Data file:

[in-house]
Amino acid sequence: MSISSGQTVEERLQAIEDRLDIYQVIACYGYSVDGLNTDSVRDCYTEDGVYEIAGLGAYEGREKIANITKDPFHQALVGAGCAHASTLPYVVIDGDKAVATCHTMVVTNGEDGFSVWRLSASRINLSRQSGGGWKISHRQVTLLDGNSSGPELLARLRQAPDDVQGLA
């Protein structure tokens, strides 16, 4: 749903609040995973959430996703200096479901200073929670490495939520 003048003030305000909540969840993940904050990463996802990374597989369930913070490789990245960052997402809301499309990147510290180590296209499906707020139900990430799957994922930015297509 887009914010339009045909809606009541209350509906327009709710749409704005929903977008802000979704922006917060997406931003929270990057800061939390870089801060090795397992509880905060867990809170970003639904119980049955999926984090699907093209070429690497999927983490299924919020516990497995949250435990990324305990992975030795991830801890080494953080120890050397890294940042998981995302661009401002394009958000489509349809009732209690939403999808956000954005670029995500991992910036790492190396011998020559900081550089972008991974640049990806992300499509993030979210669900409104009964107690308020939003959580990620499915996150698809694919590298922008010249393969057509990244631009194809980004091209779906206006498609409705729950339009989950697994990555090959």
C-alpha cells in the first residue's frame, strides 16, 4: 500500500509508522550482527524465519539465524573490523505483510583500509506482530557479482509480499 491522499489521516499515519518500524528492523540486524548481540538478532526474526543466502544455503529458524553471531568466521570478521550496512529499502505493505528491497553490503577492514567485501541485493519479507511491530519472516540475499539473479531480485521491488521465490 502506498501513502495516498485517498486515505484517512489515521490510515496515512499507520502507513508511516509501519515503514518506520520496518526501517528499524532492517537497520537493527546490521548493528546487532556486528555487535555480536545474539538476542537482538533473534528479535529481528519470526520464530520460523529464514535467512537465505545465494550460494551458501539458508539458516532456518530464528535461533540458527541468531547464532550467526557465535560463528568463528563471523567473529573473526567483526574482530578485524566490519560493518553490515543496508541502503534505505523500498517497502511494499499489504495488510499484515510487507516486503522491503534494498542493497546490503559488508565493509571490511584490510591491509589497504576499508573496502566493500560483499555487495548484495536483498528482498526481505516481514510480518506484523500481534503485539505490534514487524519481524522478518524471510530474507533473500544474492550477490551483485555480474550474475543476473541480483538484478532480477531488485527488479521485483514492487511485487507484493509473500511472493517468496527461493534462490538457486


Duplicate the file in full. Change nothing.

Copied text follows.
[in-house]
Amino acid sequence: MSISSGQTVEERLQAIEDRLDIYQVIACYGYSVDGLNTDSVRDCYTEDGVYEIAGLGAYEGREKIANITKDPFHQALVGAGCAHASTLPYVVIDGDKAVATCHTMVVTNGEDGFSVWRLSASRINLSRQSGGGWKISHRQVTLLDGNSSGPELLARLRQAPDDVQGLA
């Protein structure tokens, strides 16, 4: 749903609040995973959430996703200096479901200073929670490495939520 003048003030305000909540969840993940904050990463996802990374597989369930913070490789990245960052997402809301499309990147510290180590296209499906707020139900990430799957994922930015297509 887009914010339009045909809606009541209350509906327009709710749409704005929903977008802000979704922006917060997406931003929270990057800061939390870089801060090795397992509880905060867990809170970003639904119980049955999926984090699907093209070429690497999927983490299924919020516990497995949250435990990324305990992975030795991830801890080494953080120890050397890294940042998981995302661009401002394009958000489509349809009732209690939403999808956000954005670029995500991992910036790492190396011998020559900081550089972008991974640049990806992300499509993030979210669900409104009964107690308020939003959580990620499915996150698809694919590298922008010249393969057509990244631009194809980004091209779906206006498609409705729950339009989950697994990555090959």
C-alpha cells in the first residue's frame, strides 16, 4: 500500500509508522550482527524465519539465524573490523505483510583500509506482530557479482509480499 491522499489521516499515519518500524528492523540486524548481540538478532526474526543466502544455503529458524553471531568466521570478521550496512529499502505493505528491497553490503577492514567485501541485493519479507511491530519472516540475499539473479531480485521491488521465490 502506498501513502495516498485517498486515505484517512489515521490510515496515512499507520502507513508511516509501519515503514518506520520496518526501517528499524532492517537497520537493527546490521548493528546487532556486528555487535555480536545474539538476542537482538533473534528479535529481528519470526520464530520460523529464514535467512537465505545465494550460494551458501539458508539458516532456518530464528535461533540458527541468531547464532550467526557465535560463528568463528563471523567473529573473526567483526574482530578485524566490519560493518553490515543496508541502503534505505523500498517497502511494499499489504495488510499484515510487507516486503522491503534494498542493497546490503559488508565493509571490511584490510591491509589497504576499508573496502566493500560483499555487495548484495536483498528482498526481505516481514510480518506484523500481534503485539505490534514487524519481524522478518524471510530474507533473500544474492550477490551483485555480474550474475543476473541480483538484478532480477531488485527488479521485483514492487511485487507484493509473500511472493517468496527461493534462490538457486